Tough times strike Lenovo’s data center business


Lenovo has done a bang-up job in taking over IBM’s old PC business and turning it into a rousing success. Or at least as much of a success as can be had in an era of declining PC sales. Its luck with the server business? Not so much.

Lenovo picked up IBM’s x86 server business in 2014 after some grumbling and consternation from the government. It seemed the government and military had quite an installed base of IBM servers and wasn’t keen on the Chinese taking ownership of them. But the deal went through after some assurances. Looks like that was the least of their problems. 

According to Gartner, in the first quarter of 2017, Lenovo sales fell 16 percent and its market share dropped to just 5.8 percent. Lenovo was fifth, behind HPE, Dell EMC, IBM (which is only selling Power-based RISC systems and mainframes) and Cisco. In fact, Lenovo had been ahead of Cisco in terms of units sold. When you fall behind Cisco in servers, a business Cisco didn’t even enter until a decade ago, you have a problem.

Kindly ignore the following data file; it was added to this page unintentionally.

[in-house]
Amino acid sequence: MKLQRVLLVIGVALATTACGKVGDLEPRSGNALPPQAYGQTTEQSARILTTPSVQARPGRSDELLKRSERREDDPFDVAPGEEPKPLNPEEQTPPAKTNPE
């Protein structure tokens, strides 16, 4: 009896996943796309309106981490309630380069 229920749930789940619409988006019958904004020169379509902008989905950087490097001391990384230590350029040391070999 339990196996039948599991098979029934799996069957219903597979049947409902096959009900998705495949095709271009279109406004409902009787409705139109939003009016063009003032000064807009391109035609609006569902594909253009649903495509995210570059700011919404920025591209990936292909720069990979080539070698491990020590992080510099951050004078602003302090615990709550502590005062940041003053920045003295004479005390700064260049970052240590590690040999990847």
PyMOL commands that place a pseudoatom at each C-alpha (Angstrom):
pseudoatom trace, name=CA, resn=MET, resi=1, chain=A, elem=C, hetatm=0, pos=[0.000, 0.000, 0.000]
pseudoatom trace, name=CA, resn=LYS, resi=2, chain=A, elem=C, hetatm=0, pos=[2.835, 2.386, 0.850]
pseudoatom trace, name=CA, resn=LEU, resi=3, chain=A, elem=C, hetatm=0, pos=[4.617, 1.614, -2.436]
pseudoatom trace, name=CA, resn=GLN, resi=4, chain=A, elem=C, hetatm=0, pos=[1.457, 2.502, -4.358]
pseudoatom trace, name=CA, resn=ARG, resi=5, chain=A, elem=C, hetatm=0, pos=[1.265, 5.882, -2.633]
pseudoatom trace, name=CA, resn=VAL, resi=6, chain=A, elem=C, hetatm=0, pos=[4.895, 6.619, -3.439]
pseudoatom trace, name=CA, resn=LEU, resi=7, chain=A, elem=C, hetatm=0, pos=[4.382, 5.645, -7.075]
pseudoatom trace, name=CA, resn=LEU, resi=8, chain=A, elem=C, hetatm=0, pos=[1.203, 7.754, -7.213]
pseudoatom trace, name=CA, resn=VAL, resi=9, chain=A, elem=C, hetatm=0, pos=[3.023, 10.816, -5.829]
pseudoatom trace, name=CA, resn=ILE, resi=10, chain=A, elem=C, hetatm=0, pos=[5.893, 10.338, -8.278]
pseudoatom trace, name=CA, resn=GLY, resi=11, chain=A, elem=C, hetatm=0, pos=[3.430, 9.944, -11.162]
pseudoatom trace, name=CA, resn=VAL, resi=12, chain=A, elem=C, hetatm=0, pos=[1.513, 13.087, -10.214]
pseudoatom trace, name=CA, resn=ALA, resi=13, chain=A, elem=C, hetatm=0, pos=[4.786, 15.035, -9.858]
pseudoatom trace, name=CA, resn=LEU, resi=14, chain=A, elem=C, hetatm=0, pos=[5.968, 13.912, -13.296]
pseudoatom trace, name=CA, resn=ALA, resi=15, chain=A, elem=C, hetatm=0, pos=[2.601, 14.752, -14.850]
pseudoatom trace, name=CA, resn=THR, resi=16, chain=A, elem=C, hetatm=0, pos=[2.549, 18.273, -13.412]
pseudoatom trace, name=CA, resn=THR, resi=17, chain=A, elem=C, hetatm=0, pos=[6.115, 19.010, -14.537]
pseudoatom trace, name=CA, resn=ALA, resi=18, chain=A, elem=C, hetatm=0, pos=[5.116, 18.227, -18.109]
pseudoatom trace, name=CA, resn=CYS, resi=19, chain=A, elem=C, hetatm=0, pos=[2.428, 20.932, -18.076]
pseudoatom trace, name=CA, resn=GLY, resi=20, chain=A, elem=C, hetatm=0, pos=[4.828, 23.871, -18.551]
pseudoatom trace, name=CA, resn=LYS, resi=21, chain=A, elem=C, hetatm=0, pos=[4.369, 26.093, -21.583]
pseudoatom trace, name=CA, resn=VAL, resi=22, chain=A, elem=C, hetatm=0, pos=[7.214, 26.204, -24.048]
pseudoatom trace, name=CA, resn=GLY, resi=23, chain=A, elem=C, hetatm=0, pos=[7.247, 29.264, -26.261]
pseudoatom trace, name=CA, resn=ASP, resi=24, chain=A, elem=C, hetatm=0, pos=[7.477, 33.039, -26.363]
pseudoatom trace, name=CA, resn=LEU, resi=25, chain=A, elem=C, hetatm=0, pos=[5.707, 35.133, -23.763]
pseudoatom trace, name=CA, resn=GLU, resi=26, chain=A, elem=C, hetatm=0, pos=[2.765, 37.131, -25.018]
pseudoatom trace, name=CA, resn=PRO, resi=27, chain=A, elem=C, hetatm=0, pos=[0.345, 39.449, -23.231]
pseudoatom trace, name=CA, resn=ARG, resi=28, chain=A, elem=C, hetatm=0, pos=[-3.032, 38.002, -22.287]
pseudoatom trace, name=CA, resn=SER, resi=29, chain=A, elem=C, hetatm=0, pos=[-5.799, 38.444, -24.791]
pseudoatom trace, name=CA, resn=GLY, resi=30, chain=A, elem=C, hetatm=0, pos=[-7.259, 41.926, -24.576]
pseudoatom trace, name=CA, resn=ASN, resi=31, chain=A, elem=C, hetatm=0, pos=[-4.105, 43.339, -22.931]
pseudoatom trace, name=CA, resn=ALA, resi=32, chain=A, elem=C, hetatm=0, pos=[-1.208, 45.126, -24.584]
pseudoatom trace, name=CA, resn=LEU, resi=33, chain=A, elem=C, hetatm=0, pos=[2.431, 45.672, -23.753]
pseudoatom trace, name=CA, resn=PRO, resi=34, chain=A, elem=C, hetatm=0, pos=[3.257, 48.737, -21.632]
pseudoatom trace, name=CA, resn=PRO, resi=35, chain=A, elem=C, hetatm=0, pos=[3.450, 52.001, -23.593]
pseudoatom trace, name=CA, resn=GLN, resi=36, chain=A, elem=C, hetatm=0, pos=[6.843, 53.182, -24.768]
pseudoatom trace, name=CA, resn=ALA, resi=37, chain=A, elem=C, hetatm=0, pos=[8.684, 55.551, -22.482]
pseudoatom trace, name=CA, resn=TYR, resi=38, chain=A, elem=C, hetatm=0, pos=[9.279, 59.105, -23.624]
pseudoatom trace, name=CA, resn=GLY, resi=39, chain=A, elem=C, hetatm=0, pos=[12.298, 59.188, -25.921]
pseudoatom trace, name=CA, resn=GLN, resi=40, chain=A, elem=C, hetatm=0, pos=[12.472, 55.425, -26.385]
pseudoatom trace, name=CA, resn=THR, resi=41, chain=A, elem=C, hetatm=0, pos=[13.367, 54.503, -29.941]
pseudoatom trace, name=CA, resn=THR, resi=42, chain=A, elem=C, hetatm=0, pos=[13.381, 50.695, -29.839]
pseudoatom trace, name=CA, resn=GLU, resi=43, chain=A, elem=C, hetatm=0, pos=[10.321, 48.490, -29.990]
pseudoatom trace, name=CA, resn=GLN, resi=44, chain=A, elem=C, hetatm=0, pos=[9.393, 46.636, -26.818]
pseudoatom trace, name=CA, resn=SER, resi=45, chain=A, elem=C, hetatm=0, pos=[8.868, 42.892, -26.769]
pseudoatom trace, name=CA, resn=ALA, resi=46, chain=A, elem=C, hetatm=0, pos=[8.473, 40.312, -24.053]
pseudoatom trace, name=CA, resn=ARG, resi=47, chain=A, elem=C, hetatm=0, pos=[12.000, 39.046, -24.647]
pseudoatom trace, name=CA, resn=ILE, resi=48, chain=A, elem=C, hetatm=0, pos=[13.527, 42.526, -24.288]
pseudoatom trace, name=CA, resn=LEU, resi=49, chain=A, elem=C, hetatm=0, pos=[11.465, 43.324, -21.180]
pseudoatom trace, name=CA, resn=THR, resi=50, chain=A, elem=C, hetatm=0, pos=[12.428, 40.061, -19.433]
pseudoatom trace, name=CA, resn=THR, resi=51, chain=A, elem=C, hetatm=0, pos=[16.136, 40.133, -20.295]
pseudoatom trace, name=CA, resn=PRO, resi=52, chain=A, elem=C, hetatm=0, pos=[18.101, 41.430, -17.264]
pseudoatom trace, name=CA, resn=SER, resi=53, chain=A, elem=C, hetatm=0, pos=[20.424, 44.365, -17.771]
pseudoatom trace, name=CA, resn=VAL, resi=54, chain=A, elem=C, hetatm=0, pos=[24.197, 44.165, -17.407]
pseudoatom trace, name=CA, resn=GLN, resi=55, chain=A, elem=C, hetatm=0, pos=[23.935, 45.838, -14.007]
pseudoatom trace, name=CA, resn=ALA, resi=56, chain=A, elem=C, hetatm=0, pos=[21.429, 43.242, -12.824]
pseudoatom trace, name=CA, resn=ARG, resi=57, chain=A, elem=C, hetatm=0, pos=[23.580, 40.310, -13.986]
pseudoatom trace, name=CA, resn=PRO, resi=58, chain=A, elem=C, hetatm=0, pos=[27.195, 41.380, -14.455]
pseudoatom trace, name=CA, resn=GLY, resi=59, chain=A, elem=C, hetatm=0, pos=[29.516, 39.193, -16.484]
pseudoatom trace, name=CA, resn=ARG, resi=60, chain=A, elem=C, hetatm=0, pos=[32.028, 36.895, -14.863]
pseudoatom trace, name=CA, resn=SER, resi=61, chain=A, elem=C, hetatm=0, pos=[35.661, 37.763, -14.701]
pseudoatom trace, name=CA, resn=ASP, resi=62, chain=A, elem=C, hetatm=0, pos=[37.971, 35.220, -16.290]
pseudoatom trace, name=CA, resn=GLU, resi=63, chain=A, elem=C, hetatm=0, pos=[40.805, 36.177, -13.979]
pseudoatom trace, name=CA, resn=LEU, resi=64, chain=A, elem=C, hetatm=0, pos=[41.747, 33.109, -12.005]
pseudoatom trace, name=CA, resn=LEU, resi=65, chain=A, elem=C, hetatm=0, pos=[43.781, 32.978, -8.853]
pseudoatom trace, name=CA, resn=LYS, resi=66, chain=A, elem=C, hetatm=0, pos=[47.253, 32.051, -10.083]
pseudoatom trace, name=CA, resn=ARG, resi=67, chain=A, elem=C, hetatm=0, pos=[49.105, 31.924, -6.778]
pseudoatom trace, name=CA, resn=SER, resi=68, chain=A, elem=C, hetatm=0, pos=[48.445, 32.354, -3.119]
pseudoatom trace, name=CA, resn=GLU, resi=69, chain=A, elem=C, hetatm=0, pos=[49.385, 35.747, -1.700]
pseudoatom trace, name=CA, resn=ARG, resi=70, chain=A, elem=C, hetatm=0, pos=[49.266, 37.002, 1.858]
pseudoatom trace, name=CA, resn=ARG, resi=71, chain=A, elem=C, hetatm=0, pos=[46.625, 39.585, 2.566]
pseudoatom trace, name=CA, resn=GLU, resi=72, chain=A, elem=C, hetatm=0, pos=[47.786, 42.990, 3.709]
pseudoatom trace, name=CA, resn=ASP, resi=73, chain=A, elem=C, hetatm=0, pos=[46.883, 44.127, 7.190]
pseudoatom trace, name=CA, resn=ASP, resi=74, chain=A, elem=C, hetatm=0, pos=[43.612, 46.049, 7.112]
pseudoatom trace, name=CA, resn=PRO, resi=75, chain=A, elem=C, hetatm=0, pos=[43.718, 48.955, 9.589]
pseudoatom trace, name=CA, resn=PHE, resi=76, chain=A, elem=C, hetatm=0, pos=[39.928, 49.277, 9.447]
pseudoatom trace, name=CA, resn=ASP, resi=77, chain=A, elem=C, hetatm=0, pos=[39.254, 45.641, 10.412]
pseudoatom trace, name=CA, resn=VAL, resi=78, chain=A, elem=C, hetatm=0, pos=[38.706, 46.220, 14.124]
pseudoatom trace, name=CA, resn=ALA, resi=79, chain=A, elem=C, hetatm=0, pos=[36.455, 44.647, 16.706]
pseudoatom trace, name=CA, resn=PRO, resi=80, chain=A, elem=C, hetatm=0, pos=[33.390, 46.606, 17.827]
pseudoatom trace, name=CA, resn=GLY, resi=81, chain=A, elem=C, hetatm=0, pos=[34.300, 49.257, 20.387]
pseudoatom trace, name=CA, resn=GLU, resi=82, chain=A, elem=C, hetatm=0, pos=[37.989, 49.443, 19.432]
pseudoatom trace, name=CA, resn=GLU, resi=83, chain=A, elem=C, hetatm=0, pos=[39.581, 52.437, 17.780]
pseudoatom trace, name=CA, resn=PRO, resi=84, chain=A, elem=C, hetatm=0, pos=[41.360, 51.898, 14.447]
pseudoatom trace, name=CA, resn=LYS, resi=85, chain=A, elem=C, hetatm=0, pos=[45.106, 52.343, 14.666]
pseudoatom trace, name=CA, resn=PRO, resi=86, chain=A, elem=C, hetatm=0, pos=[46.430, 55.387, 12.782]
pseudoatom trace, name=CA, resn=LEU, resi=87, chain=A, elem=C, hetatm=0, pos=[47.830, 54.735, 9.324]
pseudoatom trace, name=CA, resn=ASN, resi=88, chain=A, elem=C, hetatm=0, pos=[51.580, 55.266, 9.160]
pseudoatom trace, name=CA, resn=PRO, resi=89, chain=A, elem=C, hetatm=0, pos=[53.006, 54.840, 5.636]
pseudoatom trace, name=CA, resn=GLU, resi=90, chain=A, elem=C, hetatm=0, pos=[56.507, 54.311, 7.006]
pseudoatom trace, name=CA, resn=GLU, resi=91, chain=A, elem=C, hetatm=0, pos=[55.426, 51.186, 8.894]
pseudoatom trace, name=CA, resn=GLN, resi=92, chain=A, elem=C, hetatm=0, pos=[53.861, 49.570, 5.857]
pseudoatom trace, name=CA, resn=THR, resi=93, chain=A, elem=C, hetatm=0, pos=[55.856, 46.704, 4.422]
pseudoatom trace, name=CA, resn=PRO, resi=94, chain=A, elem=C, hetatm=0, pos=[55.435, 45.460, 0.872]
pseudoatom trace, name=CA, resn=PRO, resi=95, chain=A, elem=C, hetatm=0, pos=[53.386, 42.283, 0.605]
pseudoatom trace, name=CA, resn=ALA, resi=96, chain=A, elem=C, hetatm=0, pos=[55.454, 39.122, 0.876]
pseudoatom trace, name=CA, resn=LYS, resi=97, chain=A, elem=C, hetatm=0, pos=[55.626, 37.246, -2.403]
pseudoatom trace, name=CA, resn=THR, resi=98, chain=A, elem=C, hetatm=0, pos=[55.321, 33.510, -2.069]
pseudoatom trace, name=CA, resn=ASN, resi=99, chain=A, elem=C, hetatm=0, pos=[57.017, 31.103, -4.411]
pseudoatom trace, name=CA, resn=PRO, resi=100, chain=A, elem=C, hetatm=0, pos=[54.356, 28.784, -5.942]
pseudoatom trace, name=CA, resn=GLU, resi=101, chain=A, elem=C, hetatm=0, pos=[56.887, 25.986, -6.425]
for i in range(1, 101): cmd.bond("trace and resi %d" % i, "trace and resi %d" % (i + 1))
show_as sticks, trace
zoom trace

Now partners are expressing concern over the departure of the company’s North American president, Emilio Ghilardi, after just 18 months on the job. Ron Venzin, partner at Focal Point Solutions Group, summed it up with this comment to CRN: “When customers look at Lenovo, they see desktops and laptops. They don’t look at Lenovo in the data center.” 

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